The Statement of the Worker-Communist Party of Iraq on the Fascist Baath Regime

  With the entry of American and British troops into the center of Baghdad at noon this day, the fascist Baath regime has uttered it last words. Now, regime is ousted, a major obstacle has been rubbed from the way of masses’ liberation in Iraq, but the expense is a gloomy future that the masses encounter in Iraq.

        The collapse of this barbaric regime has not been an outcome of the struggle of working masses and toilers who are after welfare, life, freedoms, and happiness, but an outcome of the US missiles and bombs, the most barbaric massacre and the operation of mass annihilation whose victims are thousands of the innocents children, elderly, women and men who all have no guilt in what is happening. Millions have been displaced and have held their breaths for weeks due to devastating and ghastly horror. The collapse has occurred on the expense of destroying the infrastructure of the society and its economic pillars and edging it toward the whirlpool of chaos and insecurity. Such an outcome will not achieve the noble masses’ expectations which they have shed blood to enjoy for decades.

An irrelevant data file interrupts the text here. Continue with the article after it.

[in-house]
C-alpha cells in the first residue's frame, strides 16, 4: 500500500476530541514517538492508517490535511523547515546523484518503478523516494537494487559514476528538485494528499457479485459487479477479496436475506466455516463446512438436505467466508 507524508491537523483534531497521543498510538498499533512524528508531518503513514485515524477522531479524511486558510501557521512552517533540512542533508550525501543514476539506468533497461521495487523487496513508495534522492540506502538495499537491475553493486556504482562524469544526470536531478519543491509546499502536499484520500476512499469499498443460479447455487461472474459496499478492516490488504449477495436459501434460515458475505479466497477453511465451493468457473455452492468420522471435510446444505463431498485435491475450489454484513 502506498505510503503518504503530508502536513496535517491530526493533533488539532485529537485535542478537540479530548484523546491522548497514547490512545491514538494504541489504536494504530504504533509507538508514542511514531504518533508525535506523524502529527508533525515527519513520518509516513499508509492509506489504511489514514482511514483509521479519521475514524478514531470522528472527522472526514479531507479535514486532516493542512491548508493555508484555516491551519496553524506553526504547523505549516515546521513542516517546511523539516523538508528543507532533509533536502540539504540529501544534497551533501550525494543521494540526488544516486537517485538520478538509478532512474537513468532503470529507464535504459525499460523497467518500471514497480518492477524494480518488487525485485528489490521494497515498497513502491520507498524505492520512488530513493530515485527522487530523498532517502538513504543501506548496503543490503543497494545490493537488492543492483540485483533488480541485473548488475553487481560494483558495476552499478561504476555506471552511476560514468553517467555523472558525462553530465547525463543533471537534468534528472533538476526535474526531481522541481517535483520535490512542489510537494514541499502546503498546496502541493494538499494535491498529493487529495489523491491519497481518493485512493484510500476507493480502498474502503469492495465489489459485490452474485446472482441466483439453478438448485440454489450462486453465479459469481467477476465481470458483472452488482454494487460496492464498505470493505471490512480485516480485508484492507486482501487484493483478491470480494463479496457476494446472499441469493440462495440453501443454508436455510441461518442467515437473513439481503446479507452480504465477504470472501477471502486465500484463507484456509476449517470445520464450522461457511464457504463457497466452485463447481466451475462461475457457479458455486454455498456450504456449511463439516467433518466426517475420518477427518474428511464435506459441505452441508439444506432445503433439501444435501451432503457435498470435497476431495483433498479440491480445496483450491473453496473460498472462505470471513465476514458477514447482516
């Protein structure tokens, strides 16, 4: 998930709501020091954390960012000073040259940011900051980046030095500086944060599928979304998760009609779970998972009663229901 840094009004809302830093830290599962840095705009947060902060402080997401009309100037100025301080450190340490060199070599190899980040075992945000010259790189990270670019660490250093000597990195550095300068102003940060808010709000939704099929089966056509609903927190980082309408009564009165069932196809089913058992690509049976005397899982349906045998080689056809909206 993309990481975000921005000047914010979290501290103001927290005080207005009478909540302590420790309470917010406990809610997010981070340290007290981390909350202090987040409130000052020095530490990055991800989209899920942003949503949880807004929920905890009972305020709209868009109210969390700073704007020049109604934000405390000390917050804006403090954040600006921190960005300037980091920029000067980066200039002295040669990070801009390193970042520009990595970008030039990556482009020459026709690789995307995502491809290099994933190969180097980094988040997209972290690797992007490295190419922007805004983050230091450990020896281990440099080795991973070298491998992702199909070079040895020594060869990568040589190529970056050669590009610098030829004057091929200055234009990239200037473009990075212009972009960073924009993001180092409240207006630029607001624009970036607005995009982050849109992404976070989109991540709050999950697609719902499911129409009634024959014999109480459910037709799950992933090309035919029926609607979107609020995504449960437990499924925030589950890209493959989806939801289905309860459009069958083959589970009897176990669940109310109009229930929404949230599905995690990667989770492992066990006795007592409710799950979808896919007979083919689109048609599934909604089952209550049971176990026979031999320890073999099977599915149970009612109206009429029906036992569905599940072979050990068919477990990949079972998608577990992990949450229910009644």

The USA is not the “ liberator” of masses in Iraq. It is not the masses’ “ savior”. The collapse of the Baath regime is a yield of a reactionary war waged by America to enthrall the world and impose its hegemony on it. This collapse can not be considered a victory for the masses in Iraq. The USA and its allies have brought this regime to stand against communism and workers, freedom and equality, left and radicalism, and the efforts for a better life during the Cold War. They had backed him and strengthened his espionage and suppressive institutions. They had trained his criminal gangs. They had disregarded his crimes, operations of annihilation and bloodbaths. They have aligned in the regime’s trenches against the struggle of the masses in Iraq for liberation and equality. They had helped it live longer by imposing the economic sanction on the masses in Iraq, fettered their will and blown all their struggle efforts to present them handcuffed to the teeth of this barbaric regime. The USA is responsible of the death of more than a million of peoples in Iraq due to the oppressive sanctions. Getting rid of the USA, its ominous role, its existence and the total of its plans and projects are an obvious goal declared by emanicepatory masses in Iraq and all over the world for decades.